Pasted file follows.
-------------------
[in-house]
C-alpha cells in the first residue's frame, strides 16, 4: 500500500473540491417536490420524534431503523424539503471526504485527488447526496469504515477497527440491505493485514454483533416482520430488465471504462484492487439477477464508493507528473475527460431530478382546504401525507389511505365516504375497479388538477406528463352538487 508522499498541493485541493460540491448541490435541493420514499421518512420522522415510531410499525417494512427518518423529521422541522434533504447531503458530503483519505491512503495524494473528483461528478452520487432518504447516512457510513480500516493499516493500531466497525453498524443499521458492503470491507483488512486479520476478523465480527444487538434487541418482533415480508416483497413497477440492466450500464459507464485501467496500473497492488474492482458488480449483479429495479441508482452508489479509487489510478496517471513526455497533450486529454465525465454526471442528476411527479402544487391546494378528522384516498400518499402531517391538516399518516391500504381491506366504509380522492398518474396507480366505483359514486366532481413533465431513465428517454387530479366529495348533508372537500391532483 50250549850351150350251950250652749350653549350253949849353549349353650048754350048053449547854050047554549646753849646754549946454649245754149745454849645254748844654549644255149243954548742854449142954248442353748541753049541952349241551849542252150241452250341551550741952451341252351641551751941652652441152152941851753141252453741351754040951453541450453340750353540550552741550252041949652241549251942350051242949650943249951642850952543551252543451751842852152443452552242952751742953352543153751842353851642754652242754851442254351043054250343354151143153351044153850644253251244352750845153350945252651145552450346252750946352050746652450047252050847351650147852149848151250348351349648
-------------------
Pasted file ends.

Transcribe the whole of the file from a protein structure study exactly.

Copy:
[in-house]
C-alpha cells in the first residue's frame, strides 16, 4: 500500500473540491417536490420524534431503523424539503471526504485527488447526496469504515477497527440491505493485514454483533416482520430488465471504462484492487439477477464508493507528473475527460431530478382546504401525507389511505365516504375497479388538477406528463352538487 508522499498541493485541493460540491448541490435541493420514499421518512420522522415510531410499525417494512427518518423529521422541522434533504447531503458530503483519505491512503495524494473528483461528478452520487432518504447516512457510513480500516493499516493500531466497525453498524443499521458492503470491507483488512486479520476478523465480527444487538434487541418482533415480508416483497413497477440492466450500464459507464485501467496500473497492488474492482458488480449483479429495479441508482452508489479509487489510478496517471513526455497533450486529454465525465454526471442528476411527479402544487391546494378528522384516498400518499402531517391538516399518516391500504381491506366504509380522492398518474396507480366505483359514486366532481413533465431513465428517454387530479366529495348533508372537500391532483 50250549850351150350251950250652749350653549350253949849353549349353650048754350048053449547854050047554549646753849646754549946454649245754149745454849645254748844654549644255149243954548742854449142954248442353748541753049541952349241551849542252150241452250341551550741952451341252351641551751941652652441152152941851753141252453741351754040951453541450453340750353540550552741550252041949652241549251942350051242949650943249951642850952543551252543451751842852152443452552242952751742953352543153751842353851642754652242754851442254351043054250343354151143153351044153850644253251244352750845153350945252651145552450346252750946352050746652450047252050847351650147852149848151250348351349648